Neighbors Are Complaining about Our Noise
Archived Q&A and Reviews
I own the middle floor in an old three unit edwardian, below a family with 2 kids and above a childless couple. I have a young son. Unfortunately, the woman below us HATES footfall noise. They have the right to ask us to put rugs and pads on 75% of the floor space. We have lovely hardwood floors, a dog with allergies, and I have allergies - when we first realized noise was a problem, we tried to work together to improve the situation without carpeting(we agreed that could be last resort)- no shoes inside, strict adherance to ''quiet hours'' meaning we don't use portions of the house above where they are relaxing or sleeping at certain times, I bought crocs that my son wears at all times indoors, per their request. I rarely invite friends over, and when I do I often coordinate with them. We spend lots of time outside at parks as opposed to playing at home. I do a lot of nagging to not jump, run ect (he's only 4). I have slowly, as money allows, started purchasing some rugs (we probably have 50% covered now, though not all spaces have pads under the rugs yet). Things have reached a point where they are calling repeatedly to complain (late afternoon/early evening is the worst, because I am trying to cook dinner while my son plays). The problem is exacerbated by their schedule - only one works, part time at that, so they are often home. At this point, my son simply walking across the kitchen is meriting a complaint some evenings. He's not stomping, just walking, but the noise carries in this old building. Has anyone had any experience dealing with this? My question is twofold - clearly I need to fulfill my legal obligation and cover 75% of the flat - for everyone's sake (I know they are miserable dealing with this too, and I want to do what is right, but also what is reasonable for ALL of us). Any recommendations on doing this sufficiently, attractively and affordably? I'll need to buy REALLY thick mats for under the rugs. Also, they want padding in the kitchen. Thoughts? A rug will get trashed in that space. Once I put adequate floor covering down, if the complaints continue, is there a protocol for determining a definition for excessive noise? It's such bad luck (for everyone) that what drives them crazy is footfall noise - but then, they chose to live on a bottom floor underneath friends with children. But I'm so tired of nagging my boy to have ''quiet feet'' all the time. In fact, as I'm typing this, my housemate just reprimanded my boy because he was running, not walking down the hallway to see me. tired of feeling stressed about noise
Would it make sense to talk to a soundproofing expert about your options? Perhaps insulation can be blown into the space between the floor and the ceiling to muffle noise. That might be cheaper than you think, though you'd want to talk to the neighbor about it first: split the cost if you can, and get a commitment that if you make that investment, they need to accept the result.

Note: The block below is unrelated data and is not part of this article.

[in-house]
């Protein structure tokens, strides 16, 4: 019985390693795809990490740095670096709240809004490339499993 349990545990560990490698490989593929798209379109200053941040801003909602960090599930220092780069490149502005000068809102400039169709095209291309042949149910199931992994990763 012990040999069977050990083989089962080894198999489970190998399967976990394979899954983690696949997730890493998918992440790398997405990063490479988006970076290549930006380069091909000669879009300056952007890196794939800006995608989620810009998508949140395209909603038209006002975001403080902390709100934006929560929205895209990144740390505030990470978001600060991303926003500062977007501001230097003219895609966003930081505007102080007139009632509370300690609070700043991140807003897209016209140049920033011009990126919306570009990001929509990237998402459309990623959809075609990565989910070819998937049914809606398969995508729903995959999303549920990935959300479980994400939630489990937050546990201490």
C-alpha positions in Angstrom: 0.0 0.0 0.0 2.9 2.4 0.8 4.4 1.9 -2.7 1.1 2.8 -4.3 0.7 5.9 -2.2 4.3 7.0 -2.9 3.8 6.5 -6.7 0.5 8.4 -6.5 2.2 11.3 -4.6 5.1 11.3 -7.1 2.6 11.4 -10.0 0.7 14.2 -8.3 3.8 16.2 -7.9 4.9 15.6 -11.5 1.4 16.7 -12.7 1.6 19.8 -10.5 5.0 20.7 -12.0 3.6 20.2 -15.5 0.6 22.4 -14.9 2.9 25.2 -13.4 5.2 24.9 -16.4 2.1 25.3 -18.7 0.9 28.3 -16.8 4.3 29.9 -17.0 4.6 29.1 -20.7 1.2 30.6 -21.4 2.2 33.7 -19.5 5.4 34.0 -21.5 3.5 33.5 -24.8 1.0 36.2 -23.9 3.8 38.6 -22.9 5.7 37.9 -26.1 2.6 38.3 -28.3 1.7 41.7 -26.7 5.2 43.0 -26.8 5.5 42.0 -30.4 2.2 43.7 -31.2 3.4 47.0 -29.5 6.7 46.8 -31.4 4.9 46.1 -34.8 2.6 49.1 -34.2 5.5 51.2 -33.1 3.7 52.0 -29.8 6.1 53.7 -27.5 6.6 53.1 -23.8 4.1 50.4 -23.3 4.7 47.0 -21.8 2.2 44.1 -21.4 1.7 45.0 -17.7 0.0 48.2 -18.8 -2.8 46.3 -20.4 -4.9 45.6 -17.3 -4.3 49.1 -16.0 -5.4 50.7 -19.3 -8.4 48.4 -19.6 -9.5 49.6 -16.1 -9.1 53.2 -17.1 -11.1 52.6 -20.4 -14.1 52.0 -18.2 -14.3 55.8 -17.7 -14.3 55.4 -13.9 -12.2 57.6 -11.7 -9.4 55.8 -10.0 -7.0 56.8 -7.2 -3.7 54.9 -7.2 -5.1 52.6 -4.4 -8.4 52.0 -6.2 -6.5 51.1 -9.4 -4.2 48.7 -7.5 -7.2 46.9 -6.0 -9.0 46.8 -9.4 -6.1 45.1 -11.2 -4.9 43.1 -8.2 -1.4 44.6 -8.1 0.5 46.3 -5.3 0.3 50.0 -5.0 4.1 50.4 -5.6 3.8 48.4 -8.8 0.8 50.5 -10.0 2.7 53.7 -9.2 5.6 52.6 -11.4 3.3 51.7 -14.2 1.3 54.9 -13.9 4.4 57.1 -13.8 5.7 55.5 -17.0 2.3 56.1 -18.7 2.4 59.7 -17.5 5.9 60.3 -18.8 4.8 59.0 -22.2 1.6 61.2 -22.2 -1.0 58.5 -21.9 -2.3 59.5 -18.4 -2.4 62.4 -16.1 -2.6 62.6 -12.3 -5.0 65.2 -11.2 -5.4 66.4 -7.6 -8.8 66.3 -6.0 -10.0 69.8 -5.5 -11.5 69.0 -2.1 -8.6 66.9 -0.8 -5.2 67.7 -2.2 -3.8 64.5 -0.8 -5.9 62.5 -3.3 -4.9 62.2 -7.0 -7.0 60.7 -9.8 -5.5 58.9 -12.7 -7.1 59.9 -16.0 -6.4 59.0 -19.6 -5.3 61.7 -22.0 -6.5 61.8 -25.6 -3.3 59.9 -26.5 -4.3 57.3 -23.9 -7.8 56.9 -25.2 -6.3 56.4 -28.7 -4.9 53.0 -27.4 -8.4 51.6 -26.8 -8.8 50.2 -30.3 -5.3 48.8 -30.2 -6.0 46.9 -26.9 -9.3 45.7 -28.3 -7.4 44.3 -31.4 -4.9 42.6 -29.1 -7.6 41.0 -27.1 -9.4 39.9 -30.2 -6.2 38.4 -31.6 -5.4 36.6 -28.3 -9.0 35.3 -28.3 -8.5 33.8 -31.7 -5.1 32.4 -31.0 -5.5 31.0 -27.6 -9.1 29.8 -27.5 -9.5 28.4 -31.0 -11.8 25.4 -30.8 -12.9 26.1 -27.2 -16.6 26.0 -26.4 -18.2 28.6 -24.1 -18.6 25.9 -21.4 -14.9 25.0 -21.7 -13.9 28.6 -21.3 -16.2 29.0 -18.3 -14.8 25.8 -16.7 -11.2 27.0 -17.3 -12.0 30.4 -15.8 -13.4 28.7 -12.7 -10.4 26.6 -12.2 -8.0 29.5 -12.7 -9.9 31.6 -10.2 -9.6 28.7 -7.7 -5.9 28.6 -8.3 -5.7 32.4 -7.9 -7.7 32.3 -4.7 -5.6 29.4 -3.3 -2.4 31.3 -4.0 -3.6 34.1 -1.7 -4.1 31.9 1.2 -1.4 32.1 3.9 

Other possibilities that an expert might point out include: them adding a layer of drywall to their ceiling -- ''resilient channel'' or possibly QuietRock -- to reduce sound transmission. You reflooring your place and installing a ''floating floor'' over a sound muffling underlayment - I think there is one called Floor Muffler or some such. glad I don't have your neighbors
I have been in a very similar situation to yours and understand how frustrating it can be. We used to live in a nice big apartment with carpeted floors, and in this case the elderly upstairs neighbor was highly irritated (up to calling the police) with my son's afternoon noise (Beatles Rock Band game with drums, for instance, at 3-4:30). He called repeatedly in the afternoon and at night if my son had a friend over for a sleepover. I had to shush my son constantly, afternoon and evening, for noise that was really pretty normal kid noise. Finally I decided that life in an apartment was untenable for us. You don't say whether you own or rent, but moving into a little house (which I rent) was a lifesaver. Now my son can be a normal kid without the constant threat of anger hanging over him. I think you have a couple of options. The first would be to finish covering your floors per your agreement, which is your obligation. Make sure that there are mats under the rugs and that 75% of the area is covered. Then invite your downstairs neighbor up, show them that the space is covered, and explain that any noise they hear is noise they will now have to tolerate. No more calling. If they call to complain about footfall noise when you have the proper covering, it's harassment, and you will treat it like that. ''Being nice'' should work in two directions. (The other part of my story is that I used to be married to a neurotic, very noise-sensitive man who complained endlessly about the neighbors and required me to call on his behalf. I am guessing that there is something like that in your neighbor's household.) The other option is to move into a situation where you won't be faced with this. no more complaining neighbors